So, I'm not sure how I'll fair saturday at attleboro. I'm confident I won't get dropped, but whether I'll be able to have an impact on the race remains to be seen.

Hey, atleast I won't drown.

(* for kicks, try googling "cbt" instead of "cbtt" with your filter off, don't say I didn't warn ya!)

Monday, July 6, 2009

Back Up The Spiral

A more true axiom than Lennon's "life is what happens while you are busy making other plans" could not be spoken. My training of late, as a result of the confluence of significant events in people lives that are close to me has been getting in the way of any reasonable semblance of training or racing. While Solobreak was out making a goal of riding 500K over three days, and Chronoman was contesting the fitchburg stage race to the best of his abilities, I was mired in the morass of jobwifehomecarkids life. We all have to accept the effects on our lives of the decisions we make, and mine are the fact that training and racing are going to suffer if I don't want my house or marriage to.

Saturday morning I was recruited into taking a relative to the airport for a 9:30 flight, so she had to be there by 8:30. That blew any plans of local running races out since they both started at 8:30. The rest of the day was eaten up by yard work - nothing had been done in weeks because of the weather. Still, Saturday Night was eventful and fun, with a rogue firework show in my backyard, a nice fire in the stone pit, and a HeiniKeg on ice.

I had hoped to at least get down to the BRC Wells Ave training crit this sunday, but yard maintenance at the apartment building in manchester ruined those plans as well. Still, I managed to get almost two hours in at the FOMBA land in Auburn. (funny, their website says the trails are closed as of _today_ because of rain. I thought they were in great shape yesterday). If you're ever in the area with a few hours to spare, it is without a doubt some of the best single-track in the country. They have over 15 miles of rocky, rooty, windy, twisty technical single track now. I got in about 10 miles of it. The rain has left standing water on some of the trails, but it was just the right amount in my opinion. The significant majority of the trails were dry, with the occasional puddle here and there. Not enough to make the rocks and roots slippery, but enough to pop out of the trail with significant coatings and clumps of mud all over me and my bike.

uhhh huhuh huh

Not great pictures, but you get the idea.

I haven't ridden FOMBA since thier 'turkey burner' last fall, but I felt a good groove for most of the trip. The epic 3.1 mile "Fire Line" trail gave me the most trouble, and I severely lost the groove and ended up dismounting half a dozen times, including a front wheel wash out as I rounded a muddy corner and ended up in the bushes. The last trail I rode was the one mile 'fox tail', and I got into a good groove with no dabs at all. A moderately skilled rider can easily tick off a 6 mph pace when on the trails. I managed just about that, with "fire line" being the slowest pace at about 5.9.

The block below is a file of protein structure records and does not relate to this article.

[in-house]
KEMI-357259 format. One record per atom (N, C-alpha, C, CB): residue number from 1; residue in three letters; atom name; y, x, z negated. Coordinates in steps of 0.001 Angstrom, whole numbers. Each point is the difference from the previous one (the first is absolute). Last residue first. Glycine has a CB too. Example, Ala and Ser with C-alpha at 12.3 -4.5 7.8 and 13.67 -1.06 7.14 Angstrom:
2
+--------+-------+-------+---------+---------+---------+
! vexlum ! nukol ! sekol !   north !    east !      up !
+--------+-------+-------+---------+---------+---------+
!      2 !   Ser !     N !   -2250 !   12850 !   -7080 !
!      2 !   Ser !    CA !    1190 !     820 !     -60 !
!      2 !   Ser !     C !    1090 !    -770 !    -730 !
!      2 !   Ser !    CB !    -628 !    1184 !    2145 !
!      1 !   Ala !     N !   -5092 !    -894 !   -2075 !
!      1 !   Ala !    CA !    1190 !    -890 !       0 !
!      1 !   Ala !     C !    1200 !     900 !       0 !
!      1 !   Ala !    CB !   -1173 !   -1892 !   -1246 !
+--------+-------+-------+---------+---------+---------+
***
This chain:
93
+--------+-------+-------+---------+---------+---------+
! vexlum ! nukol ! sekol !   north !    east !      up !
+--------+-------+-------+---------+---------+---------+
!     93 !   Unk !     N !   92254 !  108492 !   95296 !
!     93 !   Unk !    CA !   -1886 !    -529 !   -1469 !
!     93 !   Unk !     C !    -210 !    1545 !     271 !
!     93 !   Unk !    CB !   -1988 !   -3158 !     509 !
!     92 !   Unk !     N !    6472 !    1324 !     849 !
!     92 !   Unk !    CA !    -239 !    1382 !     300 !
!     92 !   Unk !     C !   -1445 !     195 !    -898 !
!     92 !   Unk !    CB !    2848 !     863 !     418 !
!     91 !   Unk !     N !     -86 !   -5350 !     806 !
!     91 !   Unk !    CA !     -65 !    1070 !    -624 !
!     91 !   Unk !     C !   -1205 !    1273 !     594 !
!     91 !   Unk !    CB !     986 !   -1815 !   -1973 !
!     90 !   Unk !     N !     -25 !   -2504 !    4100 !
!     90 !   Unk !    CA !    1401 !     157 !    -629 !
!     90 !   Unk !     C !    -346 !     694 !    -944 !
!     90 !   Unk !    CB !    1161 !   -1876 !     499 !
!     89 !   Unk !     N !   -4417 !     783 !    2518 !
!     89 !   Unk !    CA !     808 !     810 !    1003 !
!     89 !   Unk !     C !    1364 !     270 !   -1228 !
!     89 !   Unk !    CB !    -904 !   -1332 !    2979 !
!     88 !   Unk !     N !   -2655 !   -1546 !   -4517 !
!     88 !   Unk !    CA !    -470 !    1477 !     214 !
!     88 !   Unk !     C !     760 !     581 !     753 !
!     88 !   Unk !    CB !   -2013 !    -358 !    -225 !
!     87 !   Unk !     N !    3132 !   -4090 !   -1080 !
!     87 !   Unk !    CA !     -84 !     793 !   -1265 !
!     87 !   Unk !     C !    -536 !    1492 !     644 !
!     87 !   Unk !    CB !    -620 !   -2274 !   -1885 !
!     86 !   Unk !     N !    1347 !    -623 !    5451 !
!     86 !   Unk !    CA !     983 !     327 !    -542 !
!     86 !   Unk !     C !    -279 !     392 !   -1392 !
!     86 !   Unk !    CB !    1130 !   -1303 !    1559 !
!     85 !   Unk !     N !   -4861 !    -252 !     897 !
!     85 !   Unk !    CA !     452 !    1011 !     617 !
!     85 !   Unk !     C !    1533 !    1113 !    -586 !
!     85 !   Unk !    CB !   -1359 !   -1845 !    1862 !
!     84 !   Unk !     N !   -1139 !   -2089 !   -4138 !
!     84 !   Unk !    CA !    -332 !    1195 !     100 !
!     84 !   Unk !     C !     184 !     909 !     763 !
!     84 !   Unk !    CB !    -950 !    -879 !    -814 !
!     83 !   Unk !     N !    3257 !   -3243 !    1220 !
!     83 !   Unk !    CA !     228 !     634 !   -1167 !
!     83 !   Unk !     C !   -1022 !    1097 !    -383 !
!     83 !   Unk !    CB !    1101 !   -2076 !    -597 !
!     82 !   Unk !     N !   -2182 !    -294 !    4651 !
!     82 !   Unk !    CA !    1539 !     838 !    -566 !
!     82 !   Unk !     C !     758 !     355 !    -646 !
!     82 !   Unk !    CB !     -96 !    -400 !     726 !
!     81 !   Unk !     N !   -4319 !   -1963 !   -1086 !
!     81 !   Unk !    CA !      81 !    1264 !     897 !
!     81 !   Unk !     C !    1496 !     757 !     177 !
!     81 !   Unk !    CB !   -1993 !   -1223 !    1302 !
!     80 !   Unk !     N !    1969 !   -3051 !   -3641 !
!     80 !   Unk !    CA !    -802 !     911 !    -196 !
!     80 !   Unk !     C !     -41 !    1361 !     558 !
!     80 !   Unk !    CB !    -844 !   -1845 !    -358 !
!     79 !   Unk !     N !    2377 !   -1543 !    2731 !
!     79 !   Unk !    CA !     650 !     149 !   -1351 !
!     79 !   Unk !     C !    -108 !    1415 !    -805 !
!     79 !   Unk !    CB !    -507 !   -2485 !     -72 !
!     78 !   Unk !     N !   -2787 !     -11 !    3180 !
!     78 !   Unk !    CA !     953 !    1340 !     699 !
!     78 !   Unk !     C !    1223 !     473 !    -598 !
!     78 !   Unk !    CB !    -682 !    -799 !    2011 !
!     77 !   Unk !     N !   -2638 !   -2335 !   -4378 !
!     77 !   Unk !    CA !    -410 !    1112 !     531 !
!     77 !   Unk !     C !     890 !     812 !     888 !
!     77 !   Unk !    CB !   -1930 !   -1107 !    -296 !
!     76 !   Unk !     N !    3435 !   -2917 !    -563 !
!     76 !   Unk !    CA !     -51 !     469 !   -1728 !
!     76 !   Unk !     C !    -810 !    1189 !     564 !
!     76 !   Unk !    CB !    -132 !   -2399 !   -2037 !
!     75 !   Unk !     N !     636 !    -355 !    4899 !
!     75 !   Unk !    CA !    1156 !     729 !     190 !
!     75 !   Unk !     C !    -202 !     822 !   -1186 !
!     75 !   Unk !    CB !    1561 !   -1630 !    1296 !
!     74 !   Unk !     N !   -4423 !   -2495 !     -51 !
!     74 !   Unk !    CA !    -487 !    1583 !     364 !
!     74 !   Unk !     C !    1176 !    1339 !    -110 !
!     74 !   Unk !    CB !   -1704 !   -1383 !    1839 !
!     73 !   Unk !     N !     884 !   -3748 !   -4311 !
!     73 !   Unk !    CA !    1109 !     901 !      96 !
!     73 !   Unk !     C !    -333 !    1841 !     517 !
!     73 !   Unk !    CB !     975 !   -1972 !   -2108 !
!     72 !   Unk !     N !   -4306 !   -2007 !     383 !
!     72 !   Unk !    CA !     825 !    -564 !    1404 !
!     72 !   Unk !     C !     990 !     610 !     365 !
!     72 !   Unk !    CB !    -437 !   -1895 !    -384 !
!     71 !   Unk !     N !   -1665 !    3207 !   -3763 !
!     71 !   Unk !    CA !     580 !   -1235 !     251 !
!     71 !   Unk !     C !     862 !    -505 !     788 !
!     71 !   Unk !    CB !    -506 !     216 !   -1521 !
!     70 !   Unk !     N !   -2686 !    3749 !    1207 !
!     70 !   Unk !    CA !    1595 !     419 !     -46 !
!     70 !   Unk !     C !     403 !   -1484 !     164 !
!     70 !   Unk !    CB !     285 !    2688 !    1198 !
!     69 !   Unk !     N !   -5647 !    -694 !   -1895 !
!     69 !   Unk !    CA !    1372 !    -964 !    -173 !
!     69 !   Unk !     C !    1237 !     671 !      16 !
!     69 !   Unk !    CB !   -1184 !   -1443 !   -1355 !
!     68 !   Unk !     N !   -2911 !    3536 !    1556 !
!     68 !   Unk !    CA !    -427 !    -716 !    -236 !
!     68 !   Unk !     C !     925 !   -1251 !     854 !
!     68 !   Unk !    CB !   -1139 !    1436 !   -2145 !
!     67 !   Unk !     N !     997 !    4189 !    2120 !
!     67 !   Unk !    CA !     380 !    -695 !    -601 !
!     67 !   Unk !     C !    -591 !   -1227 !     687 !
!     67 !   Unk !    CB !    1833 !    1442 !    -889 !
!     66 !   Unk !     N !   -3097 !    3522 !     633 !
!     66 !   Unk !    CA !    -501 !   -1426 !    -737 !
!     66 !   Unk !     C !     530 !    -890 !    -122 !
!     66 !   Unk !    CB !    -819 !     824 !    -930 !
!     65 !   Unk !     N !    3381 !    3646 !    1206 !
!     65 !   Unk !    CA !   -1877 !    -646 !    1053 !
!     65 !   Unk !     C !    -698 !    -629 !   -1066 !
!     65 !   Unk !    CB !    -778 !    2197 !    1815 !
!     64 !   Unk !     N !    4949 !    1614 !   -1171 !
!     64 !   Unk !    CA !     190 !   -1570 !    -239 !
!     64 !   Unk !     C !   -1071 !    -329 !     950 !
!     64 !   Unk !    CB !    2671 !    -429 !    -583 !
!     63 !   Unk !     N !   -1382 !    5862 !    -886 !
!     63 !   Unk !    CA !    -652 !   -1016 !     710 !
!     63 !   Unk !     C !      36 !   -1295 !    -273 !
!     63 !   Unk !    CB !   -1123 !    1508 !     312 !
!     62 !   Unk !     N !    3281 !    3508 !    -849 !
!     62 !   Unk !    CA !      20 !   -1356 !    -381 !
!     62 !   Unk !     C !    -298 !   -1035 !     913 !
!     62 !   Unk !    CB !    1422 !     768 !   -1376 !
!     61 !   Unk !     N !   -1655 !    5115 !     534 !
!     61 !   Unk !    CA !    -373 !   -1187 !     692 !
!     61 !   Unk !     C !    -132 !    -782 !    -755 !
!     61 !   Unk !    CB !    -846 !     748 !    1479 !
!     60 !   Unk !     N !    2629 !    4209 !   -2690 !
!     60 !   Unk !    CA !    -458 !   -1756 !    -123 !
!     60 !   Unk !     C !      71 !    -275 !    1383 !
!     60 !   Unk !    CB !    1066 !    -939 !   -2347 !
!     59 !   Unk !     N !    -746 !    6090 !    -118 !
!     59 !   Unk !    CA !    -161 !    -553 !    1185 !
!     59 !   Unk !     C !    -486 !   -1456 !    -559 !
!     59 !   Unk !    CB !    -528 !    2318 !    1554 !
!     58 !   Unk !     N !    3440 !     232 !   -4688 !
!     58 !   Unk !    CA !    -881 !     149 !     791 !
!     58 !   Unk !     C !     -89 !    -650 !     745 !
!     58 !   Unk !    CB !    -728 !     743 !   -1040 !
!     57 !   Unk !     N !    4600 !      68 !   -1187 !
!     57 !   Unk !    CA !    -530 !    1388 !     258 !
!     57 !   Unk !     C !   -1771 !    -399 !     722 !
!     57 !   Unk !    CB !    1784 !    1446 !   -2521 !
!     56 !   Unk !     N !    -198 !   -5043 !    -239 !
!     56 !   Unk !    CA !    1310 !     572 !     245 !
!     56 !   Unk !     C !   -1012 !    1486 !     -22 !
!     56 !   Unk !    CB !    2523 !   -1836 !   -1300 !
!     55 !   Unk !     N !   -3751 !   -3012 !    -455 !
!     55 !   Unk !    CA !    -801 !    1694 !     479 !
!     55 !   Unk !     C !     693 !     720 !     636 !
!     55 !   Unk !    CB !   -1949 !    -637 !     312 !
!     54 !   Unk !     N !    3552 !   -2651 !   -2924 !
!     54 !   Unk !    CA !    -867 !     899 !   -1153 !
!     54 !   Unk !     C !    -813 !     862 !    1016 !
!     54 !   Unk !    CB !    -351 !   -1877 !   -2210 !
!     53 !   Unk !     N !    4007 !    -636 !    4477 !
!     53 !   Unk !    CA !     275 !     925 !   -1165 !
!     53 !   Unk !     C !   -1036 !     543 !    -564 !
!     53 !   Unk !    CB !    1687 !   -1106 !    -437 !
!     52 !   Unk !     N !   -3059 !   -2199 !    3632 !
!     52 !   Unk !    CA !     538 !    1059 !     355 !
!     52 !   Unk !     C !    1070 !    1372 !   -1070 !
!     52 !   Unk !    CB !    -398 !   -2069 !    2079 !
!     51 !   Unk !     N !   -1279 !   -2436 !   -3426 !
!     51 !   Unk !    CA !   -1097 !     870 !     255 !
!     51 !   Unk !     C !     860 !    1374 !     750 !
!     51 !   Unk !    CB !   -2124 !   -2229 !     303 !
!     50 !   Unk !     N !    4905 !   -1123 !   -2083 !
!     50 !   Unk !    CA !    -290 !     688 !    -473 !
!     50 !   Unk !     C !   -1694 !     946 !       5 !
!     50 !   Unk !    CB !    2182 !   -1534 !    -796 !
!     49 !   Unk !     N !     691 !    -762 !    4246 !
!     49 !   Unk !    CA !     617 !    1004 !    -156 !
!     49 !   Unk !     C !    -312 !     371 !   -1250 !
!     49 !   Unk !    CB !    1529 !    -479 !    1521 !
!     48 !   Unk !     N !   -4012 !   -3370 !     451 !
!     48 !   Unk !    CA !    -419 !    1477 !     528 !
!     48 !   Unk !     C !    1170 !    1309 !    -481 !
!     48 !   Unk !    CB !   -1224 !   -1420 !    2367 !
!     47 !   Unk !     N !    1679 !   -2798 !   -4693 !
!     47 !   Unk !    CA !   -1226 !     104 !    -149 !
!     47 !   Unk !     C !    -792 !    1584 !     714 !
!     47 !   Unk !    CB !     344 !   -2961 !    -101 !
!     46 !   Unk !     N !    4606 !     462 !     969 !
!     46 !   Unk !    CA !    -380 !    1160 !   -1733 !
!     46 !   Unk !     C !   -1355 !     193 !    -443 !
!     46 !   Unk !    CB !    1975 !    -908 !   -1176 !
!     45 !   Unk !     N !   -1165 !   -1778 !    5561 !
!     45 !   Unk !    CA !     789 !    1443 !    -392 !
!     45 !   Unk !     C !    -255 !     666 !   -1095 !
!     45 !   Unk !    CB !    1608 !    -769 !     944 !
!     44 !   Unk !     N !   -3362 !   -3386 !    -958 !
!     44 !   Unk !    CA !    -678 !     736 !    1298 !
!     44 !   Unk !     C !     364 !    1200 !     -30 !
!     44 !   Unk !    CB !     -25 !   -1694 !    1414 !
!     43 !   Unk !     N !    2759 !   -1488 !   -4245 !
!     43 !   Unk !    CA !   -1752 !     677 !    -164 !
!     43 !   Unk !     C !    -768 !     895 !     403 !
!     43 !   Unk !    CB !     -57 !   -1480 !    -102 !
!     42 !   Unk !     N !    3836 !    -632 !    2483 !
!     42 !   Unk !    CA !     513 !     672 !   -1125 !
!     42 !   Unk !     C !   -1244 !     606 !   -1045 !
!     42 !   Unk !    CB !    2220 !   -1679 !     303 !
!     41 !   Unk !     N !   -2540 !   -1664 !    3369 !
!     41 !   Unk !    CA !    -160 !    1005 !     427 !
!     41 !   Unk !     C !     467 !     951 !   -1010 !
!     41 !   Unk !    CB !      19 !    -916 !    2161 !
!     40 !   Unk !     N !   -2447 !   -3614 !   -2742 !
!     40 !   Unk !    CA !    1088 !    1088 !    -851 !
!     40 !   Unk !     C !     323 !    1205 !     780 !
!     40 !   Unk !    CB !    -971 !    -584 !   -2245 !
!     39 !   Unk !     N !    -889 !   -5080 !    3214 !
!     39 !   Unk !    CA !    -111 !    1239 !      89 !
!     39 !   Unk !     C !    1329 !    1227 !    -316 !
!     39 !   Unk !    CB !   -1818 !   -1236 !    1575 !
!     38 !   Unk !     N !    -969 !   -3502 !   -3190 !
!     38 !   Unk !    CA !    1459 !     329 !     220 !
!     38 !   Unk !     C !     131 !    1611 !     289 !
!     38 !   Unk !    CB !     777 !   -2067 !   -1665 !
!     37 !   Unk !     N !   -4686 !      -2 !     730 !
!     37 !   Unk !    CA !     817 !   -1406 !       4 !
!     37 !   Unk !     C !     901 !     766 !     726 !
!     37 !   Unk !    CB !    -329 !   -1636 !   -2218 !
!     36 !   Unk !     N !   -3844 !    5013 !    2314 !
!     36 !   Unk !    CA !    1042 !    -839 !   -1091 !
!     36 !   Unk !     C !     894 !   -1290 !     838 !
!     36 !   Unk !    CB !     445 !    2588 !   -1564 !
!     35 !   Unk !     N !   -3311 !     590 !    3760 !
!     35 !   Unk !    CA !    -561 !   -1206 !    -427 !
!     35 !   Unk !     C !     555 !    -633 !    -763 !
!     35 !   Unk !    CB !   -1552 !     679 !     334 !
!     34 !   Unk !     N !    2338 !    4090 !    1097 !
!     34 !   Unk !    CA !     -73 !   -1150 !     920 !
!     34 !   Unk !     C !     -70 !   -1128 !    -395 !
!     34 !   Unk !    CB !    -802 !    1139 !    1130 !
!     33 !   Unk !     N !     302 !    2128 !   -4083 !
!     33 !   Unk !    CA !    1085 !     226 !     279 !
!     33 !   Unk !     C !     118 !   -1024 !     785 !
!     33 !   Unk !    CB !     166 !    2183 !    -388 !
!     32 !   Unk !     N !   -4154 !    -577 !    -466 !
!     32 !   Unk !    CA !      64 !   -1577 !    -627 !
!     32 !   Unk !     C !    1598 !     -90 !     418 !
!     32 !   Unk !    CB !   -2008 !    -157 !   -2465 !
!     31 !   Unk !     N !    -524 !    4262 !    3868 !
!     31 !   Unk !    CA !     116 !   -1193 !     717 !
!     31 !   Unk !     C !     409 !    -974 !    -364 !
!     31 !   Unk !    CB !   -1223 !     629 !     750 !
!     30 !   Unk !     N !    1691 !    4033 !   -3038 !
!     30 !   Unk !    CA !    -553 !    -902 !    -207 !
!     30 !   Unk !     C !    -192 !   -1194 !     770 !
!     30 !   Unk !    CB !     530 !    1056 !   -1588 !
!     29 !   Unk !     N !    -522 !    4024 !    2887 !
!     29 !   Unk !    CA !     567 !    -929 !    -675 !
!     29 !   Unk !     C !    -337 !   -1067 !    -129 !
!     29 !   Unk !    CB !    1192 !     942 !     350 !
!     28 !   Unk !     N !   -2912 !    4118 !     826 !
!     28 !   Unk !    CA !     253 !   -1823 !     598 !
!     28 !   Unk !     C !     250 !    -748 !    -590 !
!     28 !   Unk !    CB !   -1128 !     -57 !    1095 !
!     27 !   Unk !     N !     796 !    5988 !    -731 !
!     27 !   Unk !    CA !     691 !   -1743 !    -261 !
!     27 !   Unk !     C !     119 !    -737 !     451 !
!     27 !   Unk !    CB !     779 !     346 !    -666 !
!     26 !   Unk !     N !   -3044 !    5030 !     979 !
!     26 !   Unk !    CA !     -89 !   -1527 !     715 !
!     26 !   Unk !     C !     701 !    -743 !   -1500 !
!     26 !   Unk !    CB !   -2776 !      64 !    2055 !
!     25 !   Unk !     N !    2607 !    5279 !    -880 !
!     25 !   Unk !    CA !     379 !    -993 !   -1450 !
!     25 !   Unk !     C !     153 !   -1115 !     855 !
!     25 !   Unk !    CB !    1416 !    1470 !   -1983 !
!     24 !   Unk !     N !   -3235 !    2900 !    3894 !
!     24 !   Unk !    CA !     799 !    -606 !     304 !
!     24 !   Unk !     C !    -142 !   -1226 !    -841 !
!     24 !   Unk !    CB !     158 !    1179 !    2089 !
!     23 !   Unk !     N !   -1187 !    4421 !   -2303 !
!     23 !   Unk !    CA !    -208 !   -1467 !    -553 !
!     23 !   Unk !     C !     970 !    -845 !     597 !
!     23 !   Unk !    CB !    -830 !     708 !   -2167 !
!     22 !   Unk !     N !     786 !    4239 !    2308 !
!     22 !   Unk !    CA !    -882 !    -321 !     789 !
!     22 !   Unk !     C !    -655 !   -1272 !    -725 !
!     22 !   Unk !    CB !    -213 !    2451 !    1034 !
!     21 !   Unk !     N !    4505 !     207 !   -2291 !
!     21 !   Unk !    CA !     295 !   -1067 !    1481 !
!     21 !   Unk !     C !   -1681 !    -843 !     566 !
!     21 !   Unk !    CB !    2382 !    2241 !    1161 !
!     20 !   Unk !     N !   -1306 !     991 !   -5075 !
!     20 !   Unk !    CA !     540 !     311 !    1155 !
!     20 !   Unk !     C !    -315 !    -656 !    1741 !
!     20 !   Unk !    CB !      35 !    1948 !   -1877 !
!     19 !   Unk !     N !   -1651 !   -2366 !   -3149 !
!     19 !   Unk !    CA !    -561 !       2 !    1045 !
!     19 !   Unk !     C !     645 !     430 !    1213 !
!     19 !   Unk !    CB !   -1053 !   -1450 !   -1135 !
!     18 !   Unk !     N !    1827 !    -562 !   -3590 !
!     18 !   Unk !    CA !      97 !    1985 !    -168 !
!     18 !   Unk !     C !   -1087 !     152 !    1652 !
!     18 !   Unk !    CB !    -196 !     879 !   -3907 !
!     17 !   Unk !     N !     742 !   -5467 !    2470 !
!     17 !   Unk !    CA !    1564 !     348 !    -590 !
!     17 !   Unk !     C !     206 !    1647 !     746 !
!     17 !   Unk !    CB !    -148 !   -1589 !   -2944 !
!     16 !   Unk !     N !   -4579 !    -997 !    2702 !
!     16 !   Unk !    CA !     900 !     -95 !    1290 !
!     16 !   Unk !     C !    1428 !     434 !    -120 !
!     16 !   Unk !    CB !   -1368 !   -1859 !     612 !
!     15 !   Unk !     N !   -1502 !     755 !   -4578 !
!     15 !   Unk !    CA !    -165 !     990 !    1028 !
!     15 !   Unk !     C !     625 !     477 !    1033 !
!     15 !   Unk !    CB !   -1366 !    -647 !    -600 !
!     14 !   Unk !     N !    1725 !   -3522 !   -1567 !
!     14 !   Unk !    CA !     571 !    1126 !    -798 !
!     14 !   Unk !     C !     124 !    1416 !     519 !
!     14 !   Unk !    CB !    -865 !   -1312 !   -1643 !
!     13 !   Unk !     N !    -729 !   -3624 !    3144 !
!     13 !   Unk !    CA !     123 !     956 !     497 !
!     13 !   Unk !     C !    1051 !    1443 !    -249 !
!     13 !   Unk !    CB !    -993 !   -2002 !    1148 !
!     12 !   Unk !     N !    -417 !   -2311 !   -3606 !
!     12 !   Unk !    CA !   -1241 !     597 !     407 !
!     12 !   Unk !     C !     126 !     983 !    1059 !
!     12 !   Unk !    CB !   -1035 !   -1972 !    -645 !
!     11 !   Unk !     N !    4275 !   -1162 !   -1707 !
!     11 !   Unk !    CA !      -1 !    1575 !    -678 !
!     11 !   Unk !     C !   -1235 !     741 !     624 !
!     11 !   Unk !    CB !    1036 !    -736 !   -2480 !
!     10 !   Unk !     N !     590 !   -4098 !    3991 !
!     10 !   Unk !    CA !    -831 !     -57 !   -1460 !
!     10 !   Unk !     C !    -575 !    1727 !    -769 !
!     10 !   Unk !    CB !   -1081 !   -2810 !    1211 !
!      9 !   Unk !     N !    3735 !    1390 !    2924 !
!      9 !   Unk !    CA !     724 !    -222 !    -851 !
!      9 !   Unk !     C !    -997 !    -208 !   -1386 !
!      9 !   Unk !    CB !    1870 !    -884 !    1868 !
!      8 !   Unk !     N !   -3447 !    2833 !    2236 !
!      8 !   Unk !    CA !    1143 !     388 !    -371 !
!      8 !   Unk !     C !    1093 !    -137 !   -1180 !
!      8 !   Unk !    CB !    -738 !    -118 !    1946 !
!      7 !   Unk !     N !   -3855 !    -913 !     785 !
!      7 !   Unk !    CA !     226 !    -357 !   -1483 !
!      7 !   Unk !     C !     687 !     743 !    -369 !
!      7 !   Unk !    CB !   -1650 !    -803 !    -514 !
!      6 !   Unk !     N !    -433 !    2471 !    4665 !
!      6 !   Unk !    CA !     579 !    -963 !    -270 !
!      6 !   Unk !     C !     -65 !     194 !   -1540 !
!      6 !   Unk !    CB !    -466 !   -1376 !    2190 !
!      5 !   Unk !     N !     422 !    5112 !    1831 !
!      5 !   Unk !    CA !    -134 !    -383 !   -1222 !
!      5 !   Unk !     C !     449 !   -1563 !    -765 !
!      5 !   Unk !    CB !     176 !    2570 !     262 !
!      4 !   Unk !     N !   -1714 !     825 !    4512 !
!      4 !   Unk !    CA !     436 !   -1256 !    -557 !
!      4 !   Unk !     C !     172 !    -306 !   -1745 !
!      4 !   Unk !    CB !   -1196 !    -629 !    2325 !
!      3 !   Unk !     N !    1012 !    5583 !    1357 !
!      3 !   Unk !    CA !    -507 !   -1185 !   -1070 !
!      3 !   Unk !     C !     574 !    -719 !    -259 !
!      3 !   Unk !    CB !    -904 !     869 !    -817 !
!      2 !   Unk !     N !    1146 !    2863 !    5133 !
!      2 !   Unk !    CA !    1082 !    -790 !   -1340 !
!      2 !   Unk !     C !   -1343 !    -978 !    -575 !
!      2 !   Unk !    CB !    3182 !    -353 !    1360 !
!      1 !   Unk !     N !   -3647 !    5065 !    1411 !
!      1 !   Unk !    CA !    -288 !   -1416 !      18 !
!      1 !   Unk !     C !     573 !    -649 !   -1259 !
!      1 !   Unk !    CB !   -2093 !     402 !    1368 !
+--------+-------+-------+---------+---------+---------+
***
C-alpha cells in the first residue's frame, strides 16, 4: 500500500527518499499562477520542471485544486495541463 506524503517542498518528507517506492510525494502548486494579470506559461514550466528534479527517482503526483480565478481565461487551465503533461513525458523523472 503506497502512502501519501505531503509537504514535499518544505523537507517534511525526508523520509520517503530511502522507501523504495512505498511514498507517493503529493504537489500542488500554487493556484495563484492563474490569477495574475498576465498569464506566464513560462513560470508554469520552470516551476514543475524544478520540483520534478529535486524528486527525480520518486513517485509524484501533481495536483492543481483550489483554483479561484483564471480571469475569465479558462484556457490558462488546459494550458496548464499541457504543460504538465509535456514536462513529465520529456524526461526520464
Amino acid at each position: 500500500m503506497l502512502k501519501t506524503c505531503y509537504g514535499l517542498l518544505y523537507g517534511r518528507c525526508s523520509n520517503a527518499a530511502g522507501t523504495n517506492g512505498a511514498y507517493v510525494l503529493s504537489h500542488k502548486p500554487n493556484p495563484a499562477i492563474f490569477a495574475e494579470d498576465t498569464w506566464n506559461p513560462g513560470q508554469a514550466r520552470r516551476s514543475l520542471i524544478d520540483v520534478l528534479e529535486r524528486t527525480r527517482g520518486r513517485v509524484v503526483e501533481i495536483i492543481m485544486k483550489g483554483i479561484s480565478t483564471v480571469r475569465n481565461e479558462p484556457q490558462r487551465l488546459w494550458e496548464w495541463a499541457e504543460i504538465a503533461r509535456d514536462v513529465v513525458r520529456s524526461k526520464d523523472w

I capped it off doing a bunch of yard work in manchester, and de-upholstering and dis-assembling a couch left in the yard by the previous tenant. The city won't take couches left at the curb, so I removed all the upholstery and stuffed it into contractor bags which they'll take, then brought the wood home for my fire pit.

So this weekend I'm scheduled to do the Powwow Triathlon in Amesbury Ma. I'm not so worried about the run or the bike obviously, but I don't swim, and the weather hasn't exactly been conducive to swimming. I've probably gotten about 30 minutes of swimming in since we opened our pool at the end of april, just enough to remember how to do a crawl stroke without taking on mouthfuls of water.

It's a 1/2 mile swim, what's a good time for a 1/2 mile swim? Last years results look like 15 miles is pretty average. Anyone who was anyone seemed to do around 12, the winners under 11. Truth is, I don't fucking know. If I get out in 15 or under, I think I'll be pretty happy. I know all the roads the bike course is on, so I should do pretty well there, but I've _never_ tried to ride a bike after a long swim, let alone treat it like a time trial.

Strategy? Don't drown.

Friday, July 3, 2009

I Just Wanna Know When I Get Mine.....

When the pros were awarded on the podium, they received a pint glass as their prize - less than typical pro compensation

Snide references over The Great Pint Glass Debacle of 2006 aside, this week has been an exercise in temperance. I managed three commutes this week if you count today. Not typically anything that would be blogworthy, except that this morning was the first time since monday of last week that I managed a ride without getting rained on. That's 170 miles, about 8 hours total, getting wet every time, and I still got wet this morning from the wet roads. The conditions for the ride home tonight remain to be seen, but even it it doesn't rain on the ride, the roads will most likely still be wet.

That's probably half the mileage and time I would normally ride for this time of year, but between the weather and the events leading up to last weekend, I'm not complaining. I was planning on running the North Andover July 4th 10K but as has been usual for my racing/training this year, Life has conspired against me, as I need to get a relative that was up here for last weekend to the airport for a 10AM flight.

So, I'll probably then be encumbered with getting whatever yard work I haven't been able to do done for the past month becaus of the rain. My lawn hasn't been mowed in two weeks. I haven't trimed any shrubbery at all this year (easy, solo), and I haven't taken my dog for a run in two weeks.

and as I write this....well whaddaya know, the sun just came out.